- In Star Wars: Revenge of the Sith, Anakin's FaceHeel Turn costs him his relationship with Padmé — and he blames Obi-Wan, who will have none of it.
Anakin: You turned her against me!
Obi-Wan: You have done that yourself.
Anakin: YOU WILL NOT TAKE HER FROM ME!
Obi-Wan: Your anger and your lust for power have already done that. You have allowed this Dark Lord to twist your mind, until now... until now you have become the very thing you swore to destroy.
- Thor: The Dark World: After escaping Asgard, Loki goes into another bout of blaming Asgard and especially Thor for rightfully locking him up after his rampage on Earth in The Avengers, acting like he's entirely blameless and it's just another example of the neglect he receives from his home. Thor has had enough at this point and starts smacking Loki against the walls of their escape vessel and spells it out for his brother — "Yes it is your fault and you damn well know it."
- In Lord of the Rings, Gandalf reminisces about the time Elves and Dwarves used to be friends. Gimli states it was not the Dwarves' fault the friendship ended, and Legolas answers he never heard it was the Elves'. Gandalf states that he heard both, and that they can't afford the discussion anyway.
- Chernobyl: Subverted. During Dyatlov's trial, the KGB try to force Legasov, a scientist from the Kurchav Institute of Atomic Energy and the one leading the investigation committee of the Chernobyl disaster, into placing full blame of the incident on Dyatlov, who was the deputy chief engineer of the titular nuclear power plant, in exchange for quietly fixing the design flaws of the RBMK reactors; Dyatlov, for his part, insists he was blameless for the accident and that the reactor's design was to blame. Though he had to be convinced, Legasov ultimately decided against following through with the KG's orders, flatly pointing out that while Dyatlov definitely deserves much of the blame for creating the right conditions that would lead up to the explosion, he did so believing AZ-15 (the failsafe shutdown prompt) would operate as intended and shut the reactor down. The reason it instead ignited the explosion was because of a fatal design flaw in the reactor's control rods, (they had tips made of graphite which ended up accelerating reactivity rather than slow it down), which the KGB was well aware of and did nothing to fix.
- The Office (US): Michael tries to throw Pam under the bus several times when he does something stupid. In one episode, he throws away a memo from Jan, joking to Pam that the trash can is a special filing cabinet. When Jan later confronts him about not getting the memo, he tries to blame Pam for not giving it to him. She is having none of it: she reminds him (in front of Jan) that he threw it away and made a joke about filing.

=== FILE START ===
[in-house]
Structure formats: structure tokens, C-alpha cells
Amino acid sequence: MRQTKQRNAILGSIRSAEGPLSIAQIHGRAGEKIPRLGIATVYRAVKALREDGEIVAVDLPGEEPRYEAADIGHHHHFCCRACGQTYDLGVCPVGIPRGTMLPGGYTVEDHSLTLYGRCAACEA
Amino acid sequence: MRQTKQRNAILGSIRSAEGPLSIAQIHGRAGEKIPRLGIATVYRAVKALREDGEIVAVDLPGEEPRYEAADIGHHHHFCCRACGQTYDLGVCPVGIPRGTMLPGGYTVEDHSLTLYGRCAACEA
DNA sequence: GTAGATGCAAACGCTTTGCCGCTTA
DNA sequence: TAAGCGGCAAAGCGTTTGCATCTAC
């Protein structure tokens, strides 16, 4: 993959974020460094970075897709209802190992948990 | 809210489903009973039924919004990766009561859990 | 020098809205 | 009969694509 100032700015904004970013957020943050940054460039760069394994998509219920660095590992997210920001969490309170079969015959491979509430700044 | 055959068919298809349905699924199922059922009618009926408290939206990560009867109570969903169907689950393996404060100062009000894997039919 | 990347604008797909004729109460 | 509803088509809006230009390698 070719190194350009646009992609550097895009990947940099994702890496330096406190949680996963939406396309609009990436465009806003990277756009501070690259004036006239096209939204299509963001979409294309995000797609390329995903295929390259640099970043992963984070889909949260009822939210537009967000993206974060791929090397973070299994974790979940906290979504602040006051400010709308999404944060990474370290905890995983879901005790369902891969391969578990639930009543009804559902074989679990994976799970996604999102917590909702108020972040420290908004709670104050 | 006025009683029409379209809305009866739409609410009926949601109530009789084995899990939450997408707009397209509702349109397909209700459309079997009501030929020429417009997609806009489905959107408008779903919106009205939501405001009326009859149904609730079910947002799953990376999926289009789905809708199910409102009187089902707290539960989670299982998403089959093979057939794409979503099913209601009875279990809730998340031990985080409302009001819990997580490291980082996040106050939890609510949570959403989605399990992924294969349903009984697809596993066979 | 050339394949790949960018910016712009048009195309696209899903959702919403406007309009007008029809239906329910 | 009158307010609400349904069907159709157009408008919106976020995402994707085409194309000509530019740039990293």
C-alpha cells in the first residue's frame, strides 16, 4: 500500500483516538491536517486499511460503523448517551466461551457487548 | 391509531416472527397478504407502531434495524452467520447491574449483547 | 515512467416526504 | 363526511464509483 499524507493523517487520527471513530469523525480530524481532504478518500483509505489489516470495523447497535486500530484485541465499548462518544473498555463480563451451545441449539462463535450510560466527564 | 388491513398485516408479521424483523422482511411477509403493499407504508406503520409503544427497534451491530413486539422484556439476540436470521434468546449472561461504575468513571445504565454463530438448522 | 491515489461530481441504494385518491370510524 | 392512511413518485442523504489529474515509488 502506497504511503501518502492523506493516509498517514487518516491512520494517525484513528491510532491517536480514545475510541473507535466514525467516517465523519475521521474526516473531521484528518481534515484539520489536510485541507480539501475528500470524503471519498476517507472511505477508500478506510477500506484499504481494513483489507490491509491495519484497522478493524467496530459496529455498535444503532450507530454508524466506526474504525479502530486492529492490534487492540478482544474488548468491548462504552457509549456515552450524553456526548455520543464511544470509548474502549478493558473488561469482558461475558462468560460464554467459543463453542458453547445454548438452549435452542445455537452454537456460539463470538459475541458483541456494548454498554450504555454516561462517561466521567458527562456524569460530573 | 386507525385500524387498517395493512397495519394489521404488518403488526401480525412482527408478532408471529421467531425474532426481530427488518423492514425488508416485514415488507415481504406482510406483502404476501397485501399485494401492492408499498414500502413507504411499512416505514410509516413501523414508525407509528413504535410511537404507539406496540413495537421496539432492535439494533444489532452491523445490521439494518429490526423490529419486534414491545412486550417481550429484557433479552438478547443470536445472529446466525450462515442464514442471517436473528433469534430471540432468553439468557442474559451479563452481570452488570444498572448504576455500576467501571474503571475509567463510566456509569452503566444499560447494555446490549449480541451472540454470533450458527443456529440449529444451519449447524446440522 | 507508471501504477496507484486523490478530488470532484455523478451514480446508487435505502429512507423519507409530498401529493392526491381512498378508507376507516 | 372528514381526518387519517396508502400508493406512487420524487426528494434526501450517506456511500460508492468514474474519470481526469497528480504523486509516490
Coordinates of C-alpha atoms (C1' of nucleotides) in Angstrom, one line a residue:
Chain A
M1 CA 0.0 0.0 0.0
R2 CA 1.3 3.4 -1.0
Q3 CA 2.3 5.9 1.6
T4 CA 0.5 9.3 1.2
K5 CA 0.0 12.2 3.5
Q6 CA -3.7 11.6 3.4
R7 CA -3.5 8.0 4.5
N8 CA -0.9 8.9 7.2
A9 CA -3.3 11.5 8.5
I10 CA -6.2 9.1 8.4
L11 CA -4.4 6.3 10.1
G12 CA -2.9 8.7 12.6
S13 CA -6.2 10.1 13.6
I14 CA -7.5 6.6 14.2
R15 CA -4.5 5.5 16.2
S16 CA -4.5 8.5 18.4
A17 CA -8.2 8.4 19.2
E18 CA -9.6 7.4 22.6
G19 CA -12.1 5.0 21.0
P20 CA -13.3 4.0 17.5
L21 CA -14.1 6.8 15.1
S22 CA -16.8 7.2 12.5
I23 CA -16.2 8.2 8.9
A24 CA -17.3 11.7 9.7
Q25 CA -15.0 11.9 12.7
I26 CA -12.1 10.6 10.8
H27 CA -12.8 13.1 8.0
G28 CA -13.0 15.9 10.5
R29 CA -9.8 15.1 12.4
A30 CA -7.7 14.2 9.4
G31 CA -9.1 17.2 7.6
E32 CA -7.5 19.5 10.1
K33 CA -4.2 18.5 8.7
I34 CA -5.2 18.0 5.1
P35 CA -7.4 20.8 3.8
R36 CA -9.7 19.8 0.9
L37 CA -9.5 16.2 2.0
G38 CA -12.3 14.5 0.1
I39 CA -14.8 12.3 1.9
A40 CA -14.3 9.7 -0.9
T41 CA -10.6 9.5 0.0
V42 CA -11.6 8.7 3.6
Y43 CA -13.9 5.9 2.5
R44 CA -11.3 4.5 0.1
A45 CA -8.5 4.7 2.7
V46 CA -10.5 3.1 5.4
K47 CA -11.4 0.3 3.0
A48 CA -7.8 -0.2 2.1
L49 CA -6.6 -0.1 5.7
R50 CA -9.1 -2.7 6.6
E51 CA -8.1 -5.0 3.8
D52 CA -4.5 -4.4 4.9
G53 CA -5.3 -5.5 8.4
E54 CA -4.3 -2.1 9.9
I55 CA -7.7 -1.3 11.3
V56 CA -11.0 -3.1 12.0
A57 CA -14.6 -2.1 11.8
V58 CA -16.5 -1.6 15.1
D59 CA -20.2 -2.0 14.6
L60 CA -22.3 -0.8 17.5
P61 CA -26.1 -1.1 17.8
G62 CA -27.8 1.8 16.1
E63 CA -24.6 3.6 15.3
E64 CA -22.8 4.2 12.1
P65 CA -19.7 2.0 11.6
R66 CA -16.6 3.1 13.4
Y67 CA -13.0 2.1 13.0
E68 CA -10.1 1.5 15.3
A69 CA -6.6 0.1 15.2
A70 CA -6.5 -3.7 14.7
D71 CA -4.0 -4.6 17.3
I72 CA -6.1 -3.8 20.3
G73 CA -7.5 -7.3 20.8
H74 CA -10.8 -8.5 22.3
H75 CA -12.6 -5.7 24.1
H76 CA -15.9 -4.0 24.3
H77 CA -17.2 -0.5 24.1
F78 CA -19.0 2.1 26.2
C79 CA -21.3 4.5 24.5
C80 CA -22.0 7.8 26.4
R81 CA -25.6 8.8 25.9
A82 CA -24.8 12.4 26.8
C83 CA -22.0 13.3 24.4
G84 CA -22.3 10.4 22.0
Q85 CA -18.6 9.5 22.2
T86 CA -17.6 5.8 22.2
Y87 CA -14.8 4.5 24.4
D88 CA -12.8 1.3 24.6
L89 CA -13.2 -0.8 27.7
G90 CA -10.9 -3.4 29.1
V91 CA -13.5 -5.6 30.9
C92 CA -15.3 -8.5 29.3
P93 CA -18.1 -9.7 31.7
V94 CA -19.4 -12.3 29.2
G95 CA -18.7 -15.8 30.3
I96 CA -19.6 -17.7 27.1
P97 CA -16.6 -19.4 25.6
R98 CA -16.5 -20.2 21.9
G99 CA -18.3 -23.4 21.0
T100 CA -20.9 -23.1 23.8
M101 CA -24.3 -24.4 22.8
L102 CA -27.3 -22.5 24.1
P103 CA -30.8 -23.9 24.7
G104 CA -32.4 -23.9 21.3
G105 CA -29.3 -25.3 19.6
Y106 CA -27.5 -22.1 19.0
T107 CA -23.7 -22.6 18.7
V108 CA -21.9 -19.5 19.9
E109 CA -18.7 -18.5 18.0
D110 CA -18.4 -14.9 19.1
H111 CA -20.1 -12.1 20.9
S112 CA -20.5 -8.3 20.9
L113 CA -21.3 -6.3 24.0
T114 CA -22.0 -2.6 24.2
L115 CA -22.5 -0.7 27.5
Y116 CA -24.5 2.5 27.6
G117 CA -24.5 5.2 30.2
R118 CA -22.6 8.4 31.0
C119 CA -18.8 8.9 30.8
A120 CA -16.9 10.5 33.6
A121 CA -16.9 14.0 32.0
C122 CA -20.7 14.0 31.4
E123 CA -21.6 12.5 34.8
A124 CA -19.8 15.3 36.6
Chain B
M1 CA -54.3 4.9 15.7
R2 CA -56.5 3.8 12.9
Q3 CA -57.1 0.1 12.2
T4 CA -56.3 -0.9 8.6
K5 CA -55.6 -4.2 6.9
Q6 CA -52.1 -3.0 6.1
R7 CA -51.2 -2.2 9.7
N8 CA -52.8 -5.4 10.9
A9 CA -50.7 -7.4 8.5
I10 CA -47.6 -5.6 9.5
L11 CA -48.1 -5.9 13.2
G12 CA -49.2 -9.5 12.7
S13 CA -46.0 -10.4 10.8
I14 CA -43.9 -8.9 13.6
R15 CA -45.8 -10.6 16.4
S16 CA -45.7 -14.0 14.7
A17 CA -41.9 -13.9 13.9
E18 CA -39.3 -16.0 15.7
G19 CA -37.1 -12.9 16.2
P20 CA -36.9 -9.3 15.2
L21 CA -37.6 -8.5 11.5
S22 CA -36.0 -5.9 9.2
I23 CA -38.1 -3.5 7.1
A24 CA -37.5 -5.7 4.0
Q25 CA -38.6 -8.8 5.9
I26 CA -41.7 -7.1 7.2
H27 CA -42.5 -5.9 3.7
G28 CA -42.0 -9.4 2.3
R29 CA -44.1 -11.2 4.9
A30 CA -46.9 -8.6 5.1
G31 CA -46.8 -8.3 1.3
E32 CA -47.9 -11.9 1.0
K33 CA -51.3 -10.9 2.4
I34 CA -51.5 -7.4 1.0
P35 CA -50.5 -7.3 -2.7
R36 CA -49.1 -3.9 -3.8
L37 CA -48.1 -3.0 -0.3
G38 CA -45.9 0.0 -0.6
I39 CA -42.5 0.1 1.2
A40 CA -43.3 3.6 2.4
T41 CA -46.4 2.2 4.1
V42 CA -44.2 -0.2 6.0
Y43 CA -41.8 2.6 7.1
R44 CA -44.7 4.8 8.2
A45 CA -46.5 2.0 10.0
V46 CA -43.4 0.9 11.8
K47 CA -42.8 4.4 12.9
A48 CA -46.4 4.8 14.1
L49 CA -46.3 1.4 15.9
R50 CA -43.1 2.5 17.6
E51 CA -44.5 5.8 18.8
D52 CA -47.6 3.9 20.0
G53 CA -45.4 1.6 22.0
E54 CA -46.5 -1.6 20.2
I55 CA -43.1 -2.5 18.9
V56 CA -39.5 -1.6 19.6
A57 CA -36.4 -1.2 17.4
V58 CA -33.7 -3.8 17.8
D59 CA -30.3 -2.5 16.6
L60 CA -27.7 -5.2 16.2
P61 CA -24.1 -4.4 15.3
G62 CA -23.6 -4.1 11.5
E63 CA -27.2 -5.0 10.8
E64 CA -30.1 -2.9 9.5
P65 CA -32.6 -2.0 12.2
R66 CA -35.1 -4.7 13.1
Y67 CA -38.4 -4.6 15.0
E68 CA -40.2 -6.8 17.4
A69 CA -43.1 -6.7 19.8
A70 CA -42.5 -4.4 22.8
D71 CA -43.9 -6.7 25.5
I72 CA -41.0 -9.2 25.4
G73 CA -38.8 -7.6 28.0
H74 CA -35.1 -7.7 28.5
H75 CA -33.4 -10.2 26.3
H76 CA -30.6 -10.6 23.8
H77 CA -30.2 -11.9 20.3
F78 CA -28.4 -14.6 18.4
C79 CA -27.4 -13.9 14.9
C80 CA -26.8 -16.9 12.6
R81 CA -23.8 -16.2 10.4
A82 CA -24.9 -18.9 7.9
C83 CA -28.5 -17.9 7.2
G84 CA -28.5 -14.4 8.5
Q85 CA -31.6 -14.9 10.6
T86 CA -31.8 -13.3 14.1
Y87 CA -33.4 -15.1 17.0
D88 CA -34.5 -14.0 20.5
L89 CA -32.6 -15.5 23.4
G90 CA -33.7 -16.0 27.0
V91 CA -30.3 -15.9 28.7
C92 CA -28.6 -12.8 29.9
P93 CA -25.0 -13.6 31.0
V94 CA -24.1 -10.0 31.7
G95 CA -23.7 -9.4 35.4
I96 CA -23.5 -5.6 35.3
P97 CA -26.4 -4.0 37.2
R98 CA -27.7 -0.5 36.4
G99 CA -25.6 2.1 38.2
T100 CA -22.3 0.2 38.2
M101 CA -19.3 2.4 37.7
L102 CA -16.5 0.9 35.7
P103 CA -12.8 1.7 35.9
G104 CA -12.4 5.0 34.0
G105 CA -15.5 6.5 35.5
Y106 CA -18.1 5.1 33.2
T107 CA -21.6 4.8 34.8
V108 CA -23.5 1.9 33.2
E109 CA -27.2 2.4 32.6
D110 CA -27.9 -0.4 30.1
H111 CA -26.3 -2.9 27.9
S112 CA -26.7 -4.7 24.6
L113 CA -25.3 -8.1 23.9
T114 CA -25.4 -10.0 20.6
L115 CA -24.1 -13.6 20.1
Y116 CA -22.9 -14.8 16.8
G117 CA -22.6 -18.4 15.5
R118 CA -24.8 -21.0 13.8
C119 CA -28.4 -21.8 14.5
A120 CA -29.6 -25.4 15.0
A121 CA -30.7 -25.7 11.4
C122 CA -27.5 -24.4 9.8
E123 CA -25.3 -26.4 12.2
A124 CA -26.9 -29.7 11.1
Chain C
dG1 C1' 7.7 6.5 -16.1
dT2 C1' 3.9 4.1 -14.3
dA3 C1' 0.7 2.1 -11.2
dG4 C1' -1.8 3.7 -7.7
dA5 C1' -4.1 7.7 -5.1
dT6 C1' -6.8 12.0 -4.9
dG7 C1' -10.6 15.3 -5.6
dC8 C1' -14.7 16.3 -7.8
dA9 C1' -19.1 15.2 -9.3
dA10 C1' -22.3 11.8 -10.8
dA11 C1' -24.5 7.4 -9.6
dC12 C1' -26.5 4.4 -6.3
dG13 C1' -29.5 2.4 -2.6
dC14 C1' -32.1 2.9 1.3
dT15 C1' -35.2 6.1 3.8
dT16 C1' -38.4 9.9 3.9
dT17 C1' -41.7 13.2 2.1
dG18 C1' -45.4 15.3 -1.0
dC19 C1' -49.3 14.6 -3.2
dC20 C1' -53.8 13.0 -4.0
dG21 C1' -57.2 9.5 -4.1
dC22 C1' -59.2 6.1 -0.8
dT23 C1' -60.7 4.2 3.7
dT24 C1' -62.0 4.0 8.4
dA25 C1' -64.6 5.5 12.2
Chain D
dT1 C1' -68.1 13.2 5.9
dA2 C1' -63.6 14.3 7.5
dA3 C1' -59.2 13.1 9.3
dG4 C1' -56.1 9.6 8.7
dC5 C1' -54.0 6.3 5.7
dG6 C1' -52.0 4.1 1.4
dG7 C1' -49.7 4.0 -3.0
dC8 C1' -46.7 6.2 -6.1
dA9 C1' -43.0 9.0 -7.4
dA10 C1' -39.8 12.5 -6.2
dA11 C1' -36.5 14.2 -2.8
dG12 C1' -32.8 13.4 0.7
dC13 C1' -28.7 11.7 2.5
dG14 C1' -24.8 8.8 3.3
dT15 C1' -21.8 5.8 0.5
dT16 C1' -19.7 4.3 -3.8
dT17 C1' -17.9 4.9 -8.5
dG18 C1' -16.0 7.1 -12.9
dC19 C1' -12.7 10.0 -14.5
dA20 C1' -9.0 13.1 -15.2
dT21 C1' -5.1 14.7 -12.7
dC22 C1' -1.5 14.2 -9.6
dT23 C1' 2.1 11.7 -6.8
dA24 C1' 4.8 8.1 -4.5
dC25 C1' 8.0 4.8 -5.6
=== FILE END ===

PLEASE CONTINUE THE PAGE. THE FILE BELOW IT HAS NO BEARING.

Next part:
- It's something of a Running Gag that people in Waystar-Royco tell everybody they knew something of the cruise ship scandals, but not how bad it was because everyone is afraid of being The Scapegoat.
- Tom has been participating in the coverup of the Waystar cruise ships scandal, and dragging Greg into it, although he didn't actually commit any of the crimes (which include rape and murder). However, when he realizes he's being scapegoated in the Senate trials, which will lead to him going to prison, he threatens Shiv with divorce because he isn't responsible. Whether or not he intends to go through with it, Shiv takes his threat seriously, begs Logan not to let him take the fall, and he doesn't.
- Inverted in Into the Woods in which the characters all sing the song "Your Fault" blaming each other, only for the Witch to put a sudden end it by interrupting it with the song "Last Midnight." She tells the group that if what they want is someone to blame, then they can give her the blame, so long as they give her the boy Jack to give to the Giant's Wife. When they balk at this, she calls them out for hypocrisy and then pulls a Screw This, I'm Outta Here!.
- In Crash Bandicoot 2: N-Tranced, Big Bad Duumvirate N Tropy and N Trance kidnap and brainwash the three main bandicoots, however, N Tropy mistakenly teleports doppelgänger, Fake Crash over the real deal. When he finds out, he angrily blames N Trance for brainwashing the wrong bandicoot, who immediately snarls back N Tropy was fooled into sending him in the first place.